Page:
In 1957, Carol A. Murphy joined the Order of Sisters of St. Joseph and became Sister Maureen Murphy. During her time at Our Lady of Lourdes convent in upstate New York, Sister Maureen Murphy also became principal of a primary school and a mother. Fast forward to January 2014, when a Salvadorian nun gives birth to a full-term baby boy, naming him Francisco in honor to Pope Francis. Both nuns claim they never knew they were pregnant. And, although similar in plight, their stories differ greatly.
On April 27, 1976, Sister Maureen Murphy gave birth to a healthy baby which she (allegedly) euthanized by stuffing articles of clothing down its throat. The dead newborn was found in a wastebasket behind a bookcase in Sister’s room. Sister Maureen, unconscious and bleeding profusely, was taken to hospital where doctors determined she had given birth. When questioned, Sister Maureen claimed she had no knowledge of being pregnant, giving birth, having intercourse or anything else necessary for such events to unfold. Sister Maureen was acquitted in 1977 during a non-jury trial on the grounds of insanity.
AGNES OF GOD is playwright John Pielmeier’s graciously extrapolated interpretation of Sister Maureen’s story.
The play begins with Agnes (Aimee Theresa) angelically chanting Kyrie eleison from behind a barely lit chapel vignette. As the scene slowly faded to black, I shivered. Perhaps in remembrance of my days in catholic school and church or perhaps because that plaintiff call for mercy is so foreboding. Lights up on Dr. Martha Livingston (Susie Moak), the psychiatrist tasked to assess the sanity of Sister Agnes as a part of her trial for the murder of her newborn child.
Accompanying Agnes to her appointments with Dr. Livingston is Mother Miriam Ruth (Ruth K. Brown). Mother Miriam, as Agnes’ guardian, asks Dr. Livingston to render her results quickly and, whatever the findings, to understand why Agnes should be returned to the convent to do penance for the crime. Agnes, the product of an unwanted pregnancy, is a 21 year old nun who suffered a horrible childhood, can’t read, believes in angels, and unknowledgeable as to the most basic of adult behaviors, has spent her life shielded by the convent and those around her. She is an innocent and “belongs to God.” The birth, for all we know, and for all that Mother Miriam wants to believe, could be virginal. The ex-catholic, chain-smoking, woman of science, Livingston, will have nothing to do with miracles, virginal births, or divine intervention. Is the battle between science and faith totally without agreement to disagree?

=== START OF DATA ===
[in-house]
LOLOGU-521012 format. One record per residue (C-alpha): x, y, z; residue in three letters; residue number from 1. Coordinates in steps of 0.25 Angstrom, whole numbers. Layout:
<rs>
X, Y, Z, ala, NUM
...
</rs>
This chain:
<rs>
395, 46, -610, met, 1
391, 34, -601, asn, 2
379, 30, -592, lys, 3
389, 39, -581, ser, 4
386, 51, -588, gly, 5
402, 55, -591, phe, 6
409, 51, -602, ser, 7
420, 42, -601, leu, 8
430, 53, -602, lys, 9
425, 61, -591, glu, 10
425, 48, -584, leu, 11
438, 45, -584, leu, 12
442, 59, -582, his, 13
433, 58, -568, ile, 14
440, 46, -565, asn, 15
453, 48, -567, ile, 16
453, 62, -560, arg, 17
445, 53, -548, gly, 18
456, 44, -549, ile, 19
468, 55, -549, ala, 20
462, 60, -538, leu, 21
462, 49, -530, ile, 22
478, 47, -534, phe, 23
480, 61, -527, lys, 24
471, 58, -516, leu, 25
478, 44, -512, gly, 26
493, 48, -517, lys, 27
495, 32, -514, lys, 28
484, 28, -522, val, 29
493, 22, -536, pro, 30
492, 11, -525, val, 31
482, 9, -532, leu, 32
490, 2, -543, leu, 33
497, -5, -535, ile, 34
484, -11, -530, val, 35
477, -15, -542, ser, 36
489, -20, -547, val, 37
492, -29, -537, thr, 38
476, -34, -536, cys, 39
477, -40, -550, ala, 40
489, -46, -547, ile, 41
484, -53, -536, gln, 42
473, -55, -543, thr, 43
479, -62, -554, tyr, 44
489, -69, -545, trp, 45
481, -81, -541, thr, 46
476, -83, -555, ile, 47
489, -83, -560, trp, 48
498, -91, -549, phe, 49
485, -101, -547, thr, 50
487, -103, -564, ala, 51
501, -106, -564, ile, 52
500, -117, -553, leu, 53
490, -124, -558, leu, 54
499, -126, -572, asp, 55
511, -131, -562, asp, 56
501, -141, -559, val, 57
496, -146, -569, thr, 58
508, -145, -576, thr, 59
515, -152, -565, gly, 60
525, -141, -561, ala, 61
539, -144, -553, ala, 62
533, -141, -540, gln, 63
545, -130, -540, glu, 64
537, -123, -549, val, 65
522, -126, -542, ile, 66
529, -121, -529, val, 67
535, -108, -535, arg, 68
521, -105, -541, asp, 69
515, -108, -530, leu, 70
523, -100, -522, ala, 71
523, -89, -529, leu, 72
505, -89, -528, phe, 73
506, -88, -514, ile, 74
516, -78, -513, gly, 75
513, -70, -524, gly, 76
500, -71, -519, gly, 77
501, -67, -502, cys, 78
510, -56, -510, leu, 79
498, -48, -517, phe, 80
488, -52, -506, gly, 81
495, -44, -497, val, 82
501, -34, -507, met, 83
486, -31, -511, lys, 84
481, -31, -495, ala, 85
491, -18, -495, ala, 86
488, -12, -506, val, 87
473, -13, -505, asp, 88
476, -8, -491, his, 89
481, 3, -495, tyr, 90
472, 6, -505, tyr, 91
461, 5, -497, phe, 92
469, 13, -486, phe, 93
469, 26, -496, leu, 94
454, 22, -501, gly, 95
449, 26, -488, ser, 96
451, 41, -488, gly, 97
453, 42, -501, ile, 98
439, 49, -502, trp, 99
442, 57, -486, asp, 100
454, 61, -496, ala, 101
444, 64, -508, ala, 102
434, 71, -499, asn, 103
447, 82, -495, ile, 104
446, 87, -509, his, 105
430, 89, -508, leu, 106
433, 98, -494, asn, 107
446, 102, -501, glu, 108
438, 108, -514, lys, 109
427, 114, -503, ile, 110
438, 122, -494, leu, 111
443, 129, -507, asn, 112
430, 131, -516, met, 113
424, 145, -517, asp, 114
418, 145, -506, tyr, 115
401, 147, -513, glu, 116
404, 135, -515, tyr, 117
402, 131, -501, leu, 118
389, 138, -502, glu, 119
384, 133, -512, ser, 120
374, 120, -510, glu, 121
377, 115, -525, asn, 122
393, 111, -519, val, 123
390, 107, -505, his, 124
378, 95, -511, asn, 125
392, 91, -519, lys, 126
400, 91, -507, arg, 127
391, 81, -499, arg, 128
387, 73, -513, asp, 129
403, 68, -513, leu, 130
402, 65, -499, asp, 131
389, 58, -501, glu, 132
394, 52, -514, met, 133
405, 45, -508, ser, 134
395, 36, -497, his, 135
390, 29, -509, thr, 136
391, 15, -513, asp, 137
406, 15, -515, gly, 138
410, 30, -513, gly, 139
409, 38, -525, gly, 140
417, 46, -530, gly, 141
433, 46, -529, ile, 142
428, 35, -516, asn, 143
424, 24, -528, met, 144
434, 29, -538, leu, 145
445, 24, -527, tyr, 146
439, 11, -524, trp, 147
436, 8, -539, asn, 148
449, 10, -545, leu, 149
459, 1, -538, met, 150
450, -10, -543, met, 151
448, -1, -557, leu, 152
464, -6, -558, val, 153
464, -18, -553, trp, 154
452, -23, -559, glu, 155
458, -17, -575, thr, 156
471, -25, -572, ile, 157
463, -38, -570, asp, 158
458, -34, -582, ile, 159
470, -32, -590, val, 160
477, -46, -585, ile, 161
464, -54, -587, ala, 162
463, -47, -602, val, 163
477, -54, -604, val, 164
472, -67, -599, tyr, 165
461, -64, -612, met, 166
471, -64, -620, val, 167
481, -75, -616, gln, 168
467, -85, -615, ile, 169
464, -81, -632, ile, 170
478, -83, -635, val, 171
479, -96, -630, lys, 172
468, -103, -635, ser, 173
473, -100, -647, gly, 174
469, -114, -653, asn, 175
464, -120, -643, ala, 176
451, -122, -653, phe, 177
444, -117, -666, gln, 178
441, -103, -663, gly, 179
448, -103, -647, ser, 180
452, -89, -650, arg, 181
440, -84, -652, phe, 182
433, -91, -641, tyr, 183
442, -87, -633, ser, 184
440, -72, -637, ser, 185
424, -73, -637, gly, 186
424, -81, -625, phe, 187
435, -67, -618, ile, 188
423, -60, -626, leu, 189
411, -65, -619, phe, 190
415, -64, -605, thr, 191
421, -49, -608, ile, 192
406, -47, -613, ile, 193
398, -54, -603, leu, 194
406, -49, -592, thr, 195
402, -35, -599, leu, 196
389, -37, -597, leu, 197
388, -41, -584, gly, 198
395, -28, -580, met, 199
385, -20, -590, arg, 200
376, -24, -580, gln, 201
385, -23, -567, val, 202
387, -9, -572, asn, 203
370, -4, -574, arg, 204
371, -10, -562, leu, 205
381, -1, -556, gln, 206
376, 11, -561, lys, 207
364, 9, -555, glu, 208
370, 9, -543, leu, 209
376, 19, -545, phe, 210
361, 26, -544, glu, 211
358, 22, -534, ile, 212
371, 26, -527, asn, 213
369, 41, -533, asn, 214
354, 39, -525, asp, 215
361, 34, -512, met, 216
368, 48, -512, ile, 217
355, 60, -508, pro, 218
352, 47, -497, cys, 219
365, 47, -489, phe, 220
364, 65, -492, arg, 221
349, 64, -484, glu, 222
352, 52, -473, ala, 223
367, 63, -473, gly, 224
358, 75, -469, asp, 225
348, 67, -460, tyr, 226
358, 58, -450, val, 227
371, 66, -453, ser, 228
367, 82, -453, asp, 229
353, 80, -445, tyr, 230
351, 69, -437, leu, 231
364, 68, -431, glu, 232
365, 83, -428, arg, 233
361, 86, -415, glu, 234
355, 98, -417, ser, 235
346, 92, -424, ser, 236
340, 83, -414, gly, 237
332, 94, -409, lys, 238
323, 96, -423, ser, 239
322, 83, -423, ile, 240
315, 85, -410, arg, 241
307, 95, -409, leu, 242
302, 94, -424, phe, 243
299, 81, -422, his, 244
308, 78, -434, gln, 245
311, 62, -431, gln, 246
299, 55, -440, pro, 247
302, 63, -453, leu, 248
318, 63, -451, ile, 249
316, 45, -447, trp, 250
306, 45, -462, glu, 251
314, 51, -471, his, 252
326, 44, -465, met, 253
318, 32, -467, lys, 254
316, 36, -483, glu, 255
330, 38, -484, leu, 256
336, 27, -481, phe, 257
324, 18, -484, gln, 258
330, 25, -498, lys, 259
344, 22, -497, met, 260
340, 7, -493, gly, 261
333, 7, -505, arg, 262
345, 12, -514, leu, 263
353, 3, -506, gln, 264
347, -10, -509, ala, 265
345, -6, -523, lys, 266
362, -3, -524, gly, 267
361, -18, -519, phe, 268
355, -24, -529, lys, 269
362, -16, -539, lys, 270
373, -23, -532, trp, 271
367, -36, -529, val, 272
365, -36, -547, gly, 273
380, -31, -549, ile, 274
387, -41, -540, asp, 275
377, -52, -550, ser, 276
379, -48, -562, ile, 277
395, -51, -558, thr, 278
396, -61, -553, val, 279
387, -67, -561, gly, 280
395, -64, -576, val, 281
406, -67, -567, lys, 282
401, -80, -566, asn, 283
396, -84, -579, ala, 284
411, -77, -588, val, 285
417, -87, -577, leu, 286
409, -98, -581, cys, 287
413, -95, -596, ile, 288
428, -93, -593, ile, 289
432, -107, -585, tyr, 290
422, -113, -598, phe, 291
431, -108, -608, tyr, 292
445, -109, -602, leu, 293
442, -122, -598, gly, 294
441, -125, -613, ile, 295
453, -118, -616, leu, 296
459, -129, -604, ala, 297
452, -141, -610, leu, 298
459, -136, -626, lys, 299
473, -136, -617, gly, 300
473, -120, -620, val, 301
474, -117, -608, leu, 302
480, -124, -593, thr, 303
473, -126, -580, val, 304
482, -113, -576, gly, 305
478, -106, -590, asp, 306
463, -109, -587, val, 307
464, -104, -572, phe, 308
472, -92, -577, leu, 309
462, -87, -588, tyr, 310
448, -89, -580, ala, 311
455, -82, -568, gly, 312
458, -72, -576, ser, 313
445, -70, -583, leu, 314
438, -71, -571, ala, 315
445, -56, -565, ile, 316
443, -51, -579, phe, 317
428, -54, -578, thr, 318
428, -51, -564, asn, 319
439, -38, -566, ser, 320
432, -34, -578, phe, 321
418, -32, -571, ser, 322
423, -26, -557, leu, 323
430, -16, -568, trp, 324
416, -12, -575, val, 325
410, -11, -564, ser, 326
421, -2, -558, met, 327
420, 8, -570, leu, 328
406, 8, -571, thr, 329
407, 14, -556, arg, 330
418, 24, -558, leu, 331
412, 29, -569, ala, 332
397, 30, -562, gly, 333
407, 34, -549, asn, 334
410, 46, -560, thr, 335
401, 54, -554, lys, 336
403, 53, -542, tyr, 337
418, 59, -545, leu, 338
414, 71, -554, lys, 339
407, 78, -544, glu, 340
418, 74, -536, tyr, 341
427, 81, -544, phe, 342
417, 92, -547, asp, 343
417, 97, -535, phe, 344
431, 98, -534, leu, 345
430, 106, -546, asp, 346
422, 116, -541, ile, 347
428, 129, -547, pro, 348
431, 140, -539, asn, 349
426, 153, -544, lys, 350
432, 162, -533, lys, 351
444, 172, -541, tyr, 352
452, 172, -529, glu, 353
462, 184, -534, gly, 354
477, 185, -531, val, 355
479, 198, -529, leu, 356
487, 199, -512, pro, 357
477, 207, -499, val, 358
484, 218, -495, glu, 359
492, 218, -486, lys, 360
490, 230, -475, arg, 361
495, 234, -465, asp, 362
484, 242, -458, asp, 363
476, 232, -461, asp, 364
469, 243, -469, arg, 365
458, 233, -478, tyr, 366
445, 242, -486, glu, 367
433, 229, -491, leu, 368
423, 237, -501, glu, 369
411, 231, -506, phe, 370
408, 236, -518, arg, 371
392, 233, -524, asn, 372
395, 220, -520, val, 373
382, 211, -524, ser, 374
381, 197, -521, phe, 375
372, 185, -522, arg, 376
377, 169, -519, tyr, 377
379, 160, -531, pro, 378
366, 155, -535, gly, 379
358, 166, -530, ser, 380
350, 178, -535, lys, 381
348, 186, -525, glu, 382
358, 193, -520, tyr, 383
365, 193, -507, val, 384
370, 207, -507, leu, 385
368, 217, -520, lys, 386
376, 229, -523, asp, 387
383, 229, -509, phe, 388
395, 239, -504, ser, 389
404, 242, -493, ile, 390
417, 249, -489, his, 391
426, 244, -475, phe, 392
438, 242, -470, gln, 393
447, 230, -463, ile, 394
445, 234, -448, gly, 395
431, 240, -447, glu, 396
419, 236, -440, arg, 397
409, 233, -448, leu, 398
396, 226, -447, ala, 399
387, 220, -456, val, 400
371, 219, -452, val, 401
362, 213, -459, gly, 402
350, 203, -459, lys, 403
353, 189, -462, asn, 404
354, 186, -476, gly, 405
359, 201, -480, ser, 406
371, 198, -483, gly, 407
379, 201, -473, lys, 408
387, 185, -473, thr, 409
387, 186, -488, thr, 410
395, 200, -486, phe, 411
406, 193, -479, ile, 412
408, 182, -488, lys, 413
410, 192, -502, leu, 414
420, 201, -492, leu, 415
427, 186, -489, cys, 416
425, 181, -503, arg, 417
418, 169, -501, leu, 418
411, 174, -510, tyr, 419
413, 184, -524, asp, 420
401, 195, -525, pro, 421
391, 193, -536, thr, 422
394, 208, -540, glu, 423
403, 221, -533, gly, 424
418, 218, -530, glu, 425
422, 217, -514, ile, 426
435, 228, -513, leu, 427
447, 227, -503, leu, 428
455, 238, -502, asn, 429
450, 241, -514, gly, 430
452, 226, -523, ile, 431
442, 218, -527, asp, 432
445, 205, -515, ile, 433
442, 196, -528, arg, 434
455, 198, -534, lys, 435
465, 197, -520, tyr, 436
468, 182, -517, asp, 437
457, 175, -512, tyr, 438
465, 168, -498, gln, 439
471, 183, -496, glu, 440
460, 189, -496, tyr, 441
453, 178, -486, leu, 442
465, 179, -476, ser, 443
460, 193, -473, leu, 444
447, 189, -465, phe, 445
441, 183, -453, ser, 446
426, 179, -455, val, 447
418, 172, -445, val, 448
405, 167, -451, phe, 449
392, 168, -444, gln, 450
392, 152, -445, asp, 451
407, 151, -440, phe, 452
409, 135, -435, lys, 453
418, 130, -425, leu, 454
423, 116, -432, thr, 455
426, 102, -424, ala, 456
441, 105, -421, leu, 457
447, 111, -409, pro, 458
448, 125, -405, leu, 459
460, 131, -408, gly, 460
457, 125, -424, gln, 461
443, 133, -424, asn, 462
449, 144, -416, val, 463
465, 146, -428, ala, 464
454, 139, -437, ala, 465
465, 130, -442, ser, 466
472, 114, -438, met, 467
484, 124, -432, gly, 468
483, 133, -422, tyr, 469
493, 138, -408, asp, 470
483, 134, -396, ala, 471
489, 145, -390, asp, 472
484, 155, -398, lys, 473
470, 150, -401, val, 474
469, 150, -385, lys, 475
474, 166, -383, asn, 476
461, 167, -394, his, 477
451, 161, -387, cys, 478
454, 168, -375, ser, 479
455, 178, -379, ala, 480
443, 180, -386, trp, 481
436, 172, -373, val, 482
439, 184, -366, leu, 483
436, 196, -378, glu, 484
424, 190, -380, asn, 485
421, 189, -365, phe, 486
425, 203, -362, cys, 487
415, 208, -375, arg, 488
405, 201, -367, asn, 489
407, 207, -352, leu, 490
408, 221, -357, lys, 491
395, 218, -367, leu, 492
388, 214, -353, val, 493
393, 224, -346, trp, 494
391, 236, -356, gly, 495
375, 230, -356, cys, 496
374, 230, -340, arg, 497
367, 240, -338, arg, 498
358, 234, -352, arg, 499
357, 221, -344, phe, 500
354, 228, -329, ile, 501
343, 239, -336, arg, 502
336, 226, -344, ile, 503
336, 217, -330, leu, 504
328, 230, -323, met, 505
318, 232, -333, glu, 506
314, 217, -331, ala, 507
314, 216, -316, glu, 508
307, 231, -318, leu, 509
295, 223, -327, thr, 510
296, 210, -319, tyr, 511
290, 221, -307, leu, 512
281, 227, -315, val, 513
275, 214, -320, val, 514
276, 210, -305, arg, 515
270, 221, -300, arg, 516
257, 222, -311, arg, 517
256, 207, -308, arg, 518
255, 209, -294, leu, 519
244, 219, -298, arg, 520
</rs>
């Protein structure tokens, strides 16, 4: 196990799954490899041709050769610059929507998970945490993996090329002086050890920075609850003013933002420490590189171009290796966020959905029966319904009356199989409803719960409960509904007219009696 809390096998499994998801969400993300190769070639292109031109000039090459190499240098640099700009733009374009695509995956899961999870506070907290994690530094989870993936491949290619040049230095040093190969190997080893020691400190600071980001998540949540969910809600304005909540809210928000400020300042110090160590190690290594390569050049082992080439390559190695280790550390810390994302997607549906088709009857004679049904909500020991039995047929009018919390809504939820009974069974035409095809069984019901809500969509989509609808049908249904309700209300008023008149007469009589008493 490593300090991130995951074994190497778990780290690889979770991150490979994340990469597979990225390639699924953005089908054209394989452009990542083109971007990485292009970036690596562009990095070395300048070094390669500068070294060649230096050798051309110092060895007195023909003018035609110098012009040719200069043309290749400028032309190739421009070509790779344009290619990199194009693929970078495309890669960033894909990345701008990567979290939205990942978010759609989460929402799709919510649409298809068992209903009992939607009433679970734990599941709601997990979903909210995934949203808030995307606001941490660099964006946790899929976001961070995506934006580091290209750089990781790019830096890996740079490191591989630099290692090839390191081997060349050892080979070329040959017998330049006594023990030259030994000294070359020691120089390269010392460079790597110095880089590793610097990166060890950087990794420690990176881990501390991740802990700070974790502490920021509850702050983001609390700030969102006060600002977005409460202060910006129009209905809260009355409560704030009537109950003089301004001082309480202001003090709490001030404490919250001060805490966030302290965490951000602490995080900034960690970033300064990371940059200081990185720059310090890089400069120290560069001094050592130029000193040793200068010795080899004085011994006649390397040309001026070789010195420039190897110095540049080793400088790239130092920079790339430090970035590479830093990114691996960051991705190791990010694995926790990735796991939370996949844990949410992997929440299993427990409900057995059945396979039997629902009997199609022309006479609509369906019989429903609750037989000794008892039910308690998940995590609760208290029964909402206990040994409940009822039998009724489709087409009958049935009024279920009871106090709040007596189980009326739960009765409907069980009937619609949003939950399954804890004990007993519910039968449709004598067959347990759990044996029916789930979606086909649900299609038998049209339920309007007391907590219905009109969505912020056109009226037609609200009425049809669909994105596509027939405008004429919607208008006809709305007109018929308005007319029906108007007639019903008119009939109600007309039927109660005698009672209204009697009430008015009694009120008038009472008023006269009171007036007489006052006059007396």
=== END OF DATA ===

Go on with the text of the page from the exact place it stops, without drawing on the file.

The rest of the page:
During the course of the play, the characters move between Livingston’s office and the convent with flashbacks to Agnes’ childhood courtesy of a simplistic yet efficient set by Pete Matthews. Chapel Street’s small stage is nicely adorned with a stain glass window in the chapel, a garden bench outside the convent and clinical feeling office space for Livingston.
Director Kathleen M. Kimber guides the actors with succinct blocking. I would like to see Livingston a bit more grounded, both verbally and physically, in her monologues.
The personal and philosophical conflict between Livingston (science) and Mother Miriam (faith) is tenacious. Both Moak and Brown achieve realistic, engaging characters able to make the audience understand (and possibly accept) her character’s point of view. And, when Livingston and Mother Superior take a time out to simply be women of a certain age and wisdom while sharing smoking stories, their camaraderie is genuine. You feel that they will agree to disagree and become friends.
As Livingston, Moak convincingly exudes the strong-willed, fact based decision-maker persona of doctor/scientist. Her convictions to a rational, logical reason for everything in the world is the linchpin to finding the truth. Livingston’s concerned for Agnes’ emotional, physical and spiritual wellbeing is delivered with just the right amount of compassion without making her seem conflicted or soft. Even when she is comforting Agnes, her tone is deep and quieting but never truly warm and soothing.
Ruth K. Brown skillfully crafts Mother Miriam throughout the play. At first, we see a Mother Superior who stands her ground, takes no guff and gets it done. But then, we are treated to small glimmers of the everyday woman of Sister Miriam’s yesteryears. These glimmers allow us better understand how and, more importantly, why, Mother Miriam is as she is today. Her plea to Livingston to consider all possibilities, even if it means believing in the miracle of an immaculate conception, resonates. Brown’s delivery of this plea would cause the most devout of logical thinkers to take pause.
Theresa provides a well-conceived Agnes, providing childish nuances to her speech to accompany her sweet singing voice. When she gazes at the angels, you see them as clearly as she does. And, oh, are they beautiful!
AGNES OF GOD
Written by John Pielmeier
Directed by Kathleen M. Kimber
April 25 – May 3, 2014
Chapel Street Players
27 N. Chapel Street
Newark, DE 19711